A mildly diverting caper movie at best, Now You See Me suffers from several flaws in the story, some unconvincing acting, and there’s too much reliance on the audience to accept the barely credible thievery of the magicians. The budget is big, and aside from the all-star-ish cast, it has been blown on a series of expensive-looking magic show set pieces in New York, Las Vegas and New Orleans. However the crane shots, helicopter footage of the cities at night and the seas of excited extras cannot completely mask the lack of depth to the characters or the sketchy plot, and the film must be seen as an extravagant failure as a result (either that or it’s a very clever spin on the illusionist’s most tried-and-trusted modus operandi: your attention has been diverted for a couple of hours by nothing much in particular and the studio has extracted £10 from your pocket while you were looking the other way). Instead of addressing the fact the characters are underdeveloped or the fact the plot is full of holes Leterrier simply throws in one of the most implausible fight scenes and car chases that I’ve seen in many a year. Anyone would be forgiven for giving up entirely at this point.
Part of the problem stems from the way the characters have been written. None of the four magicians, for example, are particularly likeable (or, more importantly, interesting): two are shakedown merchants who we first meet while they are preying on the general public, while Eisenberg’s Danny Atlas (uh, did someone mention Ocean’s Eleven?) is a smug, smooth-talking irritant with no vulnerability to compensate. Fisher’s Henley Reeves is supposedly his ex, but the two actors managed to make me care less about their shared history or their future than I did before I was aware of their existence in the first place, which is quite something.
So, if it’s not the Horsemen, who exactly are we supposed to be rooting for here? Perhaps it’s Dylan Rhodes, the FBI agent, but then he spends most of his time scowling, squinting and generally being a dick: his outrage at being forced to work with (gasp!) a woman who is (la double gasp!) French or when his botched investigation is taken over by (gasp!) a superior is priceless. Freeman’s Thaddeus Bradley is similarly unlikable as he’s the only man who manages to equal Danny’s level of smugness when running through his exposés of the tricks we see during the movie. I ended up sympathising with the one character I presume I wasn’t supposed to sympathise with: Caine’s Arthur Tressler, who is clearly set up as a figure of hate because a) he’s English (bastard!) and b) he’s involved in the insurance industry (the risk-assessing, claim-form loving, policy-writing, small-print-inserting bastard!). But at least he has a sad, hurt face when the Horsemen double-cross him; it’s just a shame that the character disappears mid-way through the film, as though Caine had booked a holiday to the south of France and couldn’t possibly reschedule to fit in any further necessary work on Now You See Me. Though you’d be within your rights to argue that Caine was on holiday from the moment he turned up on set.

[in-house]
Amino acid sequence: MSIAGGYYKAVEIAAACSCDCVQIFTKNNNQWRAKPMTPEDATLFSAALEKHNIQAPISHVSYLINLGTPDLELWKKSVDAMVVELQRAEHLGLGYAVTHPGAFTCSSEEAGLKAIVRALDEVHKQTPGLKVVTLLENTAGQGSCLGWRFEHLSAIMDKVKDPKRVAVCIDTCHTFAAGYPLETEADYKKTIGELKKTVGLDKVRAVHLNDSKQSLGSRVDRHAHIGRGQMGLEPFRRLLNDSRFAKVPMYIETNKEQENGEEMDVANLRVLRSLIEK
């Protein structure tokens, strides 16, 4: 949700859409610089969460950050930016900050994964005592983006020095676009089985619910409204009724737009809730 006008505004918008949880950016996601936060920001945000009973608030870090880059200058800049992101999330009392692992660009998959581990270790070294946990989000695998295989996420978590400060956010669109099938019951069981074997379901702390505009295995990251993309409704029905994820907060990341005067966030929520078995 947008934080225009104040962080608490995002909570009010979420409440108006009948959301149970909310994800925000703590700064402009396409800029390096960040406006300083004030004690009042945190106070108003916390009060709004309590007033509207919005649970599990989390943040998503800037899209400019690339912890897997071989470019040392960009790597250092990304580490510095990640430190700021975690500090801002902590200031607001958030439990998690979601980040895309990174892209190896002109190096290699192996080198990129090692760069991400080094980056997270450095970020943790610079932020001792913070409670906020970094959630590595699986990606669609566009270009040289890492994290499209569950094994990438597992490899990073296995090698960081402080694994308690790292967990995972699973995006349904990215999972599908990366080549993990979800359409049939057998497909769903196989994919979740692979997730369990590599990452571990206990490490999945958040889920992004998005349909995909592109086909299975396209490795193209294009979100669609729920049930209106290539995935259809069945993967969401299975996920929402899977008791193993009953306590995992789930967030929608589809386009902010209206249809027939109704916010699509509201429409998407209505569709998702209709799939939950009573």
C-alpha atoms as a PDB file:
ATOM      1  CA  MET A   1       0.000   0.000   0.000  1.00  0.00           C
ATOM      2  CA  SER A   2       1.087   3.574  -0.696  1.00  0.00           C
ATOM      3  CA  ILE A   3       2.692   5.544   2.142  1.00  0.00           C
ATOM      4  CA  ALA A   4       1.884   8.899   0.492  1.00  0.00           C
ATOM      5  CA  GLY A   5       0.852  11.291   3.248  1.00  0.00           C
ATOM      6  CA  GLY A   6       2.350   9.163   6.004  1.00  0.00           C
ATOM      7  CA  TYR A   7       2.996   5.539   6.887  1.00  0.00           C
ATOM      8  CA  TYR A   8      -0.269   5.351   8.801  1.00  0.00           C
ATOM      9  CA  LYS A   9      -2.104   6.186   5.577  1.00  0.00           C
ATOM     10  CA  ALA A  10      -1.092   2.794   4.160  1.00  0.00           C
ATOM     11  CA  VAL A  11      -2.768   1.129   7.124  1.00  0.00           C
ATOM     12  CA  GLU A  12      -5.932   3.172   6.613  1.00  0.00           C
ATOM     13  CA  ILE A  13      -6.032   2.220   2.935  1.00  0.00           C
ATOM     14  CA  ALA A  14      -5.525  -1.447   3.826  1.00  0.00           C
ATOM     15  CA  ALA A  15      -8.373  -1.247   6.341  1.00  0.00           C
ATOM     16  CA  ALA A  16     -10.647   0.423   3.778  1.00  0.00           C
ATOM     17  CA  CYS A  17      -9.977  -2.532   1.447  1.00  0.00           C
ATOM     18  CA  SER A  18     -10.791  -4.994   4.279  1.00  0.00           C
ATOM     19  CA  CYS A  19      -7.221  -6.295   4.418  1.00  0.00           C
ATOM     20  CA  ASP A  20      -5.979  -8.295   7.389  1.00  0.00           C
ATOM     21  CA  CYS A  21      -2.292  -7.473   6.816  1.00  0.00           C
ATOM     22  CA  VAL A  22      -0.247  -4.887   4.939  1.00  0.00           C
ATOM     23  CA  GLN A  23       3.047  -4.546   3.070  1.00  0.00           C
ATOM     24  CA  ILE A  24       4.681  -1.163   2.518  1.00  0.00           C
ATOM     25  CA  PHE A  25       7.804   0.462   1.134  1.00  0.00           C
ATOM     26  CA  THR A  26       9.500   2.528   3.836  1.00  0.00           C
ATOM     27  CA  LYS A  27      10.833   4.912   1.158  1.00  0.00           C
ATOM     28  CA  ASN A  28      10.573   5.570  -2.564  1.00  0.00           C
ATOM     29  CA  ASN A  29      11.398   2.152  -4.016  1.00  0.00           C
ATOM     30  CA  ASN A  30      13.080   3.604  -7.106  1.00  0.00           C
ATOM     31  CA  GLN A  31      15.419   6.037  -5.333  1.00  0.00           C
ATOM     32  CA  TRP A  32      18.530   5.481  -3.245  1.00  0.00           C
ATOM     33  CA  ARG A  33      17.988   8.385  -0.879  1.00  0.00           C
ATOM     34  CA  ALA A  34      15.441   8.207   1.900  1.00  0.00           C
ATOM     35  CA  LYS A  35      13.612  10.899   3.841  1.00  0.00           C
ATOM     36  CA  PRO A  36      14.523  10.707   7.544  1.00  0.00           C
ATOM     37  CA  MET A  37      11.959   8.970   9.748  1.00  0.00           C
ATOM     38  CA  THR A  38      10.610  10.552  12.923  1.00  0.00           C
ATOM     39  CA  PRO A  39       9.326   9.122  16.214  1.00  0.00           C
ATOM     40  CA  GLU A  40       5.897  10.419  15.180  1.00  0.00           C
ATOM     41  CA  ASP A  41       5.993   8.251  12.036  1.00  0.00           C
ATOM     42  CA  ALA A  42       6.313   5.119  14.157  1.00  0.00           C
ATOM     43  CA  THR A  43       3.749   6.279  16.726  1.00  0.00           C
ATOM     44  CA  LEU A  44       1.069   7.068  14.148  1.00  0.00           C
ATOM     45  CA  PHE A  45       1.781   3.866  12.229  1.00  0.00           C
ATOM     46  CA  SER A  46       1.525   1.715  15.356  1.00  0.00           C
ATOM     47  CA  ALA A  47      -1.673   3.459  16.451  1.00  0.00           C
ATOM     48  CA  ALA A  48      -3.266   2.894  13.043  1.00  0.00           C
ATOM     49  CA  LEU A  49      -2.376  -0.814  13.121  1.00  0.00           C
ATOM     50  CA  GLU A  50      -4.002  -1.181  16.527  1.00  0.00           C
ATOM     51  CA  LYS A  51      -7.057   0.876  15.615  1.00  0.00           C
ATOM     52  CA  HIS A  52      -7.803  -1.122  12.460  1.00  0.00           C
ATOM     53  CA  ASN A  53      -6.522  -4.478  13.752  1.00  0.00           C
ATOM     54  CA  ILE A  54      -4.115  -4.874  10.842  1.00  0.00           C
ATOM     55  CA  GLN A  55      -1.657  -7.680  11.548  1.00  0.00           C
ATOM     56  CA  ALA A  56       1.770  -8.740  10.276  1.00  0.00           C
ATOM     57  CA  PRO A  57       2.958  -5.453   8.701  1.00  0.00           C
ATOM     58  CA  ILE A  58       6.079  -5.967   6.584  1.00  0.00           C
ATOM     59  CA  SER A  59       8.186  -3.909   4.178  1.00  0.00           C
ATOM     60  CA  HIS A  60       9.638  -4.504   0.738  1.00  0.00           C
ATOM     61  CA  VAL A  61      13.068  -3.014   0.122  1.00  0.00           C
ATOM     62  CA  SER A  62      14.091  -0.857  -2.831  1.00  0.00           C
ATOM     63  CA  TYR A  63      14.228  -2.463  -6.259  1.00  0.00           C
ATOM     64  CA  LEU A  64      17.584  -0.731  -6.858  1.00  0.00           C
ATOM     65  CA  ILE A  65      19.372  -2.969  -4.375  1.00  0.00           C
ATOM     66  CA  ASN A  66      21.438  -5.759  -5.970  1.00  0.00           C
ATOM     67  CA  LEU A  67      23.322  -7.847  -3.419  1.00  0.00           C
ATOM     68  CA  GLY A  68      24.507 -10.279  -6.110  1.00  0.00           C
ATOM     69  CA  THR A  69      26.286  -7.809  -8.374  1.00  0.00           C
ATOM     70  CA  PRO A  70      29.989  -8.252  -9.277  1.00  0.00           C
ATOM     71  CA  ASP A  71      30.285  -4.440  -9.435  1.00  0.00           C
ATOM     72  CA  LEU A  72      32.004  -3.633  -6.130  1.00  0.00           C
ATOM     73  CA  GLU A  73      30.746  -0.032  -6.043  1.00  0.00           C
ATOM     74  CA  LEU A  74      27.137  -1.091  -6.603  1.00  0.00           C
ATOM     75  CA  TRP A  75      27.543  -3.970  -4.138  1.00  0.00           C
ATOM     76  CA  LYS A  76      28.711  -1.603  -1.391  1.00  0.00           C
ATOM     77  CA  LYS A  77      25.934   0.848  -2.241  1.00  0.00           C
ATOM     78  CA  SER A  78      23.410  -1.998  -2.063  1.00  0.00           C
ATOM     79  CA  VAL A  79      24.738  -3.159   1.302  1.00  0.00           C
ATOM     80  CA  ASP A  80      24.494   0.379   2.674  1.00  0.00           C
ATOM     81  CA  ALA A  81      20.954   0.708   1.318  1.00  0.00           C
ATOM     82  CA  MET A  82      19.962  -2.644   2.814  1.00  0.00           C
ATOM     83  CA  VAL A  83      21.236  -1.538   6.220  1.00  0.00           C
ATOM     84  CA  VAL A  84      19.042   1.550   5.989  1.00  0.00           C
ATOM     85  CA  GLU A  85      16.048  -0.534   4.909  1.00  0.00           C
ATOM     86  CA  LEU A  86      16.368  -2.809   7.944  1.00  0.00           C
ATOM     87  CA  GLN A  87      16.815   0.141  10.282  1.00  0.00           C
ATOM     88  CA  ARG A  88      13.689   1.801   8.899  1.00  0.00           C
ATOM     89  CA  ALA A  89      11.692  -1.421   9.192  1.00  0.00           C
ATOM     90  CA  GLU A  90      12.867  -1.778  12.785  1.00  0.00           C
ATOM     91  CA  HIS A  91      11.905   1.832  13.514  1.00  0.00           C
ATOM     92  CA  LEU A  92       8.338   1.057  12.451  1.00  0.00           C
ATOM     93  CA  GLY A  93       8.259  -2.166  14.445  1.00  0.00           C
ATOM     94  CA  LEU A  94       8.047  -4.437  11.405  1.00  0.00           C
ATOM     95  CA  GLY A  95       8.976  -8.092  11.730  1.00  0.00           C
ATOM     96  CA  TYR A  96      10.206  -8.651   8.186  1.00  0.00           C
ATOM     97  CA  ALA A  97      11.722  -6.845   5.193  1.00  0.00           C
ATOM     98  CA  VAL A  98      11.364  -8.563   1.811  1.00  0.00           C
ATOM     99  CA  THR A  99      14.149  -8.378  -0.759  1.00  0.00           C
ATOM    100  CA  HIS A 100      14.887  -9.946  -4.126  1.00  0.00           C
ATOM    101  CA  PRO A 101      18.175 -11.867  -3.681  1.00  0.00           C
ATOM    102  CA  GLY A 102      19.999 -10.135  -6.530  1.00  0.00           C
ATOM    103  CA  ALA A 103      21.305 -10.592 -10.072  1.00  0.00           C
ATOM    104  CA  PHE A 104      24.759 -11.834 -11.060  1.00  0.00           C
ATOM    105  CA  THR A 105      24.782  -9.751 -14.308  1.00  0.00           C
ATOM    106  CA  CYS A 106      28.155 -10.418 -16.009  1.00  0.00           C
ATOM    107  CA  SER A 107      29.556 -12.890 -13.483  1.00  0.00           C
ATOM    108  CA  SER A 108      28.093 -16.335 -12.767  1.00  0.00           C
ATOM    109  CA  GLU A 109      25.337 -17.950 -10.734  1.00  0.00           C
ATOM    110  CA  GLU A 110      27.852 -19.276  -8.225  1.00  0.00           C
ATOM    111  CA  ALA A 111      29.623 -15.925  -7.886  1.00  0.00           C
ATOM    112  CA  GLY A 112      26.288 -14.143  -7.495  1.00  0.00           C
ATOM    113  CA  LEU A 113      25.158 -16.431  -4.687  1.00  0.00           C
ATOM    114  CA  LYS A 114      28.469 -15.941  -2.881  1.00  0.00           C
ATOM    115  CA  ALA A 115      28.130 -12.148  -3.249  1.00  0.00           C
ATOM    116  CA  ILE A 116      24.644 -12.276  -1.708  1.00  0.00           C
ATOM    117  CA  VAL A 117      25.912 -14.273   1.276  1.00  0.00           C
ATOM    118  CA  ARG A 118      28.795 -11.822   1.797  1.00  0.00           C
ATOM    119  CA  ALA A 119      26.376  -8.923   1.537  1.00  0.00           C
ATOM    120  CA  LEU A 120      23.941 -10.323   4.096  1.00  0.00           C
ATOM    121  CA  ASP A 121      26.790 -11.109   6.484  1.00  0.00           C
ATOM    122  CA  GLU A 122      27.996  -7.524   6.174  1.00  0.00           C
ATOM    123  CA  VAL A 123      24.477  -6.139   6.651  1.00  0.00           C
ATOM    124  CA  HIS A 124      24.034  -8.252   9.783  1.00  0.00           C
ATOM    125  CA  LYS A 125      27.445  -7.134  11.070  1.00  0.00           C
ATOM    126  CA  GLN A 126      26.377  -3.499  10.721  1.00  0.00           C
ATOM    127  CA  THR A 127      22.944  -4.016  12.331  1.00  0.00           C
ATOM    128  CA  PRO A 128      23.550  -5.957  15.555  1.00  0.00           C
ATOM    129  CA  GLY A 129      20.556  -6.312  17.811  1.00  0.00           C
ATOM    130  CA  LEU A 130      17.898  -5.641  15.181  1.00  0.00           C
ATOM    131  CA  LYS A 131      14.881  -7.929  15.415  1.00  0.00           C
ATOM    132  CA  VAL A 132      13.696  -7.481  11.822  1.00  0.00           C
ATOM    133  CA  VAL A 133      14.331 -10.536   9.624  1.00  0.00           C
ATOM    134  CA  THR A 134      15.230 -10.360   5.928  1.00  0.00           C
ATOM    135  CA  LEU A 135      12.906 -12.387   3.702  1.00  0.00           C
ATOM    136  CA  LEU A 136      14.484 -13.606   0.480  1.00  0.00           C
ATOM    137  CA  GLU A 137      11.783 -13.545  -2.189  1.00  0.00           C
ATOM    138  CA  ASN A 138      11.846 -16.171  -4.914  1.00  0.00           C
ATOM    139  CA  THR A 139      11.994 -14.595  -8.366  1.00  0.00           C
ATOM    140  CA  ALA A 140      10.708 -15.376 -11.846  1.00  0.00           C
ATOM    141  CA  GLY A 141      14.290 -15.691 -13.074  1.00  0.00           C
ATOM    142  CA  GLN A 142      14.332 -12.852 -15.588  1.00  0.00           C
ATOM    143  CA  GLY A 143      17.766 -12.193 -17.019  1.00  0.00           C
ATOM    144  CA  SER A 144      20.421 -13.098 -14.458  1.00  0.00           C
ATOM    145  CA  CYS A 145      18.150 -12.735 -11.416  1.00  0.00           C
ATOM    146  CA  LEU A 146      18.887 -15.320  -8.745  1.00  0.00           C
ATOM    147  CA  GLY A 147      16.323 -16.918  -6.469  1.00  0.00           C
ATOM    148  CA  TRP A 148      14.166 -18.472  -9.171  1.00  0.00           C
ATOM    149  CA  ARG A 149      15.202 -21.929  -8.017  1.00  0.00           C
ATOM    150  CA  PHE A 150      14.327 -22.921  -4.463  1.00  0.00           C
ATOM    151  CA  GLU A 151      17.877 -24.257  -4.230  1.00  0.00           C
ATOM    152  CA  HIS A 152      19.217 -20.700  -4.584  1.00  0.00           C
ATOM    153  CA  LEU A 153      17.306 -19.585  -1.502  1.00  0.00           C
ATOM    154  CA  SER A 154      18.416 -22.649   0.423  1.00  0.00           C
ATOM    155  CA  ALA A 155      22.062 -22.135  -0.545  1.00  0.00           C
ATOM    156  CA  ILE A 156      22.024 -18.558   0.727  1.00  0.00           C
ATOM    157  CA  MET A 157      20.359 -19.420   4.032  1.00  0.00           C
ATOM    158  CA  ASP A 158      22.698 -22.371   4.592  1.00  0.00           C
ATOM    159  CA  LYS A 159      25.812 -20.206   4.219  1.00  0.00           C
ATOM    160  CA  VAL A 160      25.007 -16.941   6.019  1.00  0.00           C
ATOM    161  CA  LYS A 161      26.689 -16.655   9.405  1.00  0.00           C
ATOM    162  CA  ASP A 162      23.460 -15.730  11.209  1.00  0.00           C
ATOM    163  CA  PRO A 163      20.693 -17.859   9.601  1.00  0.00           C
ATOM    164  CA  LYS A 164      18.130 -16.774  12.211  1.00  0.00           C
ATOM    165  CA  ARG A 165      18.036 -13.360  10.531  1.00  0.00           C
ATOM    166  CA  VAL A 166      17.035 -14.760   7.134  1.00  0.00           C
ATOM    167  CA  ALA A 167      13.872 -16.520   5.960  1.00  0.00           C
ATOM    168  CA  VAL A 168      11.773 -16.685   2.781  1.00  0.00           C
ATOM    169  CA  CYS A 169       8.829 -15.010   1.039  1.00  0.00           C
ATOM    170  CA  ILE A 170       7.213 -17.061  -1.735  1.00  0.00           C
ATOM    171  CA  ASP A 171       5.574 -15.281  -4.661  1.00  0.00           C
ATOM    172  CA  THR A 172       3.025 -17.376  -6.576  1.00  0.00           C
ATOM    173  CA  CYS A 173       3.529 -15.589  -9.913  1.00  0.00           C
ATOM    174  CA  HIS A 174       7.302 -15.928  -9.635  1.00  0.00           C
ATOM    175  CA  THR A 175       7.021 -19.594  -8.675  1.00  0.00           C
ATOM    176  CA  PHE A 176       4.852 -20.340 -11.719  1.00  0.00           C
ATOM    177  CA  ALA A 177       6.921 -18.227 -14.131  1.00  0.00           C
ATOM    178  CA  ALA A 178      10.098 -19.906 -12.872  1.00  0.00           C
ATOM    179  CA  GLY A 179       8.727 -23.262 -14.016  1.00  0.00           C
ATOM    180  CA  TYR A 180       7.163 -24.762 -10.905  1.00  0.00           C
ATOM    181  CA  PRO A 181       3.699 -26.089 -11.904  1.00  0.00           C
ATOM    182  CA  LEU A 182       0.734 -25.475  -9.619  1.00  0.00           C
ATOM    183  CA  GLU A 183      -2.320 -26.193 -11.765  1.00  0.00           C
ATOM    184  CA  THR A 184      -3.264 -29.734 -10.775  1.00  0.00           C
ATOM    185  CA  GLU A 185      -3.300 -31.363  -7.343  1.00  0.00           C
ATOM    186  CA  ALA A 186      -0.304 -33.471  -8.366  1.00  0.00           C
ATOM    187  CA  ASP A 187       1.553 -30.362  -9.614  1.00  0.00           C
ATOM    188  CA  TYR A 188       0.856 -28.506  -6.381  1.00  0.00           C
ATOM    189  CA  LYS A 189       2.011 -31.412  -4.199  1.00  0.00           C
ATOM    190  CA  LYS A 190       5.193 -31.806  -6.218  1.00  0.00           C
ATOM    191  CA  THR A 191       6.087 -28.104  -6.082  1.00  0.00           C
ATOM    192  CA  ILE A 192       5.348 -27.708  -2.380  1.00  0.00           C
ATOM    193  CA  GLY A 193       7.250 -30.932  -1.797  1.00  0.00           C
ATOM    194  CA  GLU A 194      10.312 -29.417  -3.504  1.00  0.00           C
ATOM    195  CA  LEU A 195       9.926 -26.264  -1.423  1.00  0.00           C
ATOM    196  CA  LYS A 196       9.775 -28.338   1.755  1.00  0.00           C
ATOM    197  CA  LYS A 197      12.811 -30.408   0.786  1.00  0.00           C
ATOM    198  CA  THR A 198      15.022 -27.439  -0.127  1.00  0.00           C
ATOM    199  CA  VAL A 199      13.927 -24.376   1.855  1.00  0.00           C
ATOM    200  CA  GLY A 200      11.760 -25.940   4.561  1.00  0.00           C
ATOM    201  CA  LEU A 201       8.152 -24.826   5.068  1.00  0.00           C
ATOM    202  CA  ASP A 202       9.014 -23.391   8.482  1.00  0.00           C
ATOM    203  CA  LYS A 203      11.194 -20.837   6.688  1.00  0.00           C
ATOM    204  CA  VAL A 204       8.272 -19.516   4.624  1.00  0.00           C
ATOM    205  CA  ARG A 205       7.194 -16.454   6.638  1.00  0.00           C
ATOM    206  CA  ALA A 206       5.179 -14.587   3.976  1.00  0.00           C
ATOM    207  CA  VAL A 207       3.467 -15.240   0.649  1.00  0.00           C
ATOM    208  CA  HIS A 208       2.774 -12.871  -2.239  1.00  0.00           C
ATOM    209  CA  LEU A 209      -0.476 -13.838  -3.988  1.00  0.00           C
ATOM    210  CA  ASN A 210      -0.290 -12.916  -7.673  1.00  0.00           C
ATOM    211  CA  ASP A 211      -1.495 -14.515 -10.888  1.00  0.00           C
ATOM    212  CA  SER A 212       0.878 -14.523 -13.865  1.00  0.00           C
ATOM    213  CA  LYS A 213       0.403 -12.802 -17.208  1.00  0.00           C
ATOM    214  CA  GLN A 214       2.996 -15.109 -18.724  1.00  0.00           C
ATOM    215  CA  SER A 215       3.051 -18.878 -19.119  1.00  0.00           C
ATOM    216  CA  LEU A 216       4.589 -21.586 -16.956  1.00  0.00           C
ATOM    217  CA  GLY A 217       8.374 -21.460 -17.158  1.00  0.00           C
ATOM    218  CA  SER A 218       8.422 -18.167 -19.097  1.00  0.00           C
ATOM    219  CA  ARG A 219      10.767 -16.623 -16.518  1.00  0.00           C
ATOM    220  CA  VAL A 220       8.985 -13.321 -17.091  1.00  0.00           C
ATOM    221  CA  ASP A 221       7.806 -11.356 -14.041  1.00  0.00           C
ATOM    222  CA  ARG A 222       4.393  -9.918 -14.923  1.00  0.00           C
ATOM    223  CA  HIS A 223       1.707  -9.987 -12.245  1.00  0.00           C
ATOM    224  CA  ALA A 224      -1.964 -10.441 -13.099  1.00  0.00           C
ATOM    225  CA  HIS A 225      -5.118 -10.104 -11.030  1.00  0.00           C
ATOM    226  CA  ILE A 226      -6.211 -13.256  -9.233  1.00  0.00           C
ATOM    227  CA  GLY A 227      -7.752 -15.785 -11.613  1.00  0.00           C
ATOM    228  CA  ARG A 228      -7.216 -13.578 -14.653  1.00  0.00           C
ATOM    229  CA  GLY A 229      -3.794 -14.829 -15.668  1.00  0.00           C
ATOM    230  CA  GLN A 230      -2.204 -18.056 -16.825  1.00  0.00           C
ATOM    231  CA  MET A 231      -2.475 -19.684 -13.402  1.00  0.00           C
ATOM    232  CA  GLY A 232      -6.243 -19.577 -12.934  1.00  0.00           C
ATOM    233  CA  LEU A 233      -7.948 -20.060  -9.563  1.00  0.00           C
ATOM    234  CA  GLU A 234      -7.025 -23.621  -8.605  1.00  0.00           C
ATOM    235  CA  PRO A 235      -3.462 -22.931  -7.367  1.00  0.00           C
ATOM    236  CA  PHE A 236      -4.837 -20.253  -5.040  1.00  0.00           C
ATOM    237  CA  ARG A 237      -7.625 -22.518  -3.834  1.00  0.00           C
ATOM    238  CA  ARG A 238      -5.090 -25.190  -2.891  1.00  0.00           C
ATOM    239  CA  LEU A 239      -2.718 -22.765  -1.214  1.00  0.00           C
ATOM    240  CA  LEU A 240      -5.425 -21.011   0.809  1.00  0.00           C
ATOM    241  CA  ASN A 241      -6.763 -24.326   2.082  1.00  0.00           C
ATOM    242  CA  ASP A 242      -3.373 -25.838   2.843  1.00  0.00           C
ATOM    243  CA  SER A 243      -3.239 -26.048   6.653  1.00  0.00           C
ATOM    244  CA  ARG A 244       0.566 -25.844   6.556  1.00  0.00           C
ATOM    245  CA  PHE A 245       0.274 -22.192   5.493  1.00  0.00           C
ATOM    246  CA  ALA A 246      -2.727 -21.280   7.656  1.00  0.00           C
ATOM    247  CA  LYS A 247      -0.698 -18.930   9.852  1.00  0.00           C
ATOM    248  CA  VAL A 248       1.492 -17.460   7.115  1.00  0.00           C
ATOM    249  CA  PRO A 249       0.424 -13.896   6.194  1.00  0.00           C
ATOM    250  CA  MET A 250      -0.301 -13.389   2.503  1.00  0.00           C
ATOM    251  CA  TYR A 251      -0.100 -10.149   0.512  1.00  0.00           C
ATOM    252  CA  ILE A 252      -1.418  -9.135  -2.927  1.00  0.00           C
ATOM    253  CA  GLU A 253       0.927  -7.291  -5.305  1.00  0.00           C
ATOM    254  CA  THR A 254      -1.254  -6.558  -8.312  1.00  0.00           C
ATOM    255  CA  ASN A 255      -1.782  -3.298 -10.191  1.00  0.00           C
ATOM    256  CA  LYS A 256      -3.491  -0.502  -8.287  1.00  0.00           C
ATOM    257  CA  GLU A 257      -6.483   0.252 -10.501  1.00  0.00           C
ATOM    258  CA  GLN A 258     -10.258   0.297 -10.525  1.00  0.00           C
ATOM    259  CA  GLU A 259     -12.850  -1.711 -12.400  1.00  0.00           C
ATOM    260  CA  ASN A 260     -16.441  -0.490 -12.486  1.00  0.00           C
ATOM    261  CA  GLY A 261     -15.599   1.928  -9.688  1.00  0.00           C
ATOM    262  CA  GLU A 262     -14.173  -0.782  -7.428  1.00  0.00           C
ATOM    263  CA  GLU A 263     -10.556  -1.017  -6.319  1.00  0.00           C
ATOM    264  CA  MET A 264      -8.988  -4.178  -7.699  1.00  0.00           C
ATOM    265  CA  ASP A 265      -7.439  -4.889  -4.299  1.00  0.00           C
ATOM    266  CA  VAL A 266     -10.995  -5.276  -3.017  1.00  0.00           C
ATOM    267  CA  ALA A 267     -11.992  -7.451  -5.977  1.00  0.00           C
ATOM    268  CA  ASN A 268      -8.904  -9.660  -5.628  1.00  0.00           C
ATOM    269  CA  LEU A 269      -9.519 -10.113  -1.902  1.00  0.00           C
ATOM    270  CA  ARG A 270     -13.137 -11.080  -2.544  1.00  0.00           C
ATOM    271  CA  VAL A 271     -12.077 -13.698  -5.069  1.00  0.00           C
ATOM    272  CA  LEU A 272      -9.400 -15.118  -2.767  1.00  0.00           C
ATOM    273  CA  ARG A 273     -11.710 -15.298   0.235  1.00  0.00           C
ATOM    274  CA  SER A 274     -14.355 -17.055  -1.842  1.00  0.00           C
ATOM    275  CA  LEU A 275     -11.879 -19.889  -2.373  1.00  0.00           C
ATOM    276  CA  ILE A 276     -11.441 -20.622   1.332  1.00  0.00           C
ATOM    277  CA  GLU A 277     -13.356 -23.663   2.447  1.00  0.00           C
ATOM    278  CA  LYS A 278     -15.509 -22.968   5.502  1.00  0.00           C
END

While the acting is not universally poor, many here are frankly below par, though the poor writing is a factor that must be considered. Given that Eisenberg and Harrelson gained a few plaudits for their unlikely buddy act in Zombieland it’s disappointing that they fail to re-create a similar spark here, though their performances are at least just about memorable. Considering the Four Horsemen are supposed to be equals it’s a shame that Franco and Fisher are unconvincing and neither makes any kind of lasting impression. Ruffalo fares worse, stinking up the screen in nearly all of his scenes, which is a shame as he is a performer I generally enjoy watching; he can do much better than this, but to re-iterate I think the writing is partly to blame, and the actor isn’t helped by the fact he is required to wear a perplexed or disgruntled look throughout while barking out one clichéd law enforcement phrase after another. It’s all a bit tired and uninspiring.
As usual I find myself ending with a ‘well what the hell do I know anyway?’ as, despite its faults, Now You See Me banked hundreds of millions of dollars and (predictably) an utterly unnecessary sequel is in development. In fact it made substantially more at the box office than two other recent – and vastly superior – films about magicians: Neil Burger’s underrated The Illusionist and Christopher Nolan’s The Prestige, both of which were probably ignored by large numbers of the general public because they are period pieces. Nolan and Burger’s films succeeded partly because they were filled with interesting characters, whereas here it seems such an essential element has been forgotten about. And thus it appears that people are more likely to go for the razzle dazzle of lights and the flashiness of modern magic shows, which is a shame because this film is actually close to being an outright disaster.
Sadly Leterrier’s only trick is to make his film louder and flashier as it goes on; it’s a transparent one, and it can’t save this empty, rushed caper, but it does at least contain plenty of energy and some of the magic show scenes are entertaining. During the stuttering, never-ending finale, as the Four Horsemen leap off a disused, graffiti-strewn New York building and seemingly dissolve into thousands of dollar bills that rain down on the massive crowd below, I was left wondering what seasoned performers like Paul Daniels or even Jerry Sadowitz would make of it all. And that’s before the magic tree and fairground appeared.
Directed by: Louis Leterrier
Written by: Ed Solomon, Boaz Yakin, Edward Ricourt
Starring: Mark Ruffalo, Jesse Eisenberg, Mélanie Laurent, Woody Harrelson, Isla Fisher, Dave Franco, Michael Caine, Morgan Freeman
Running Time: 111 minutes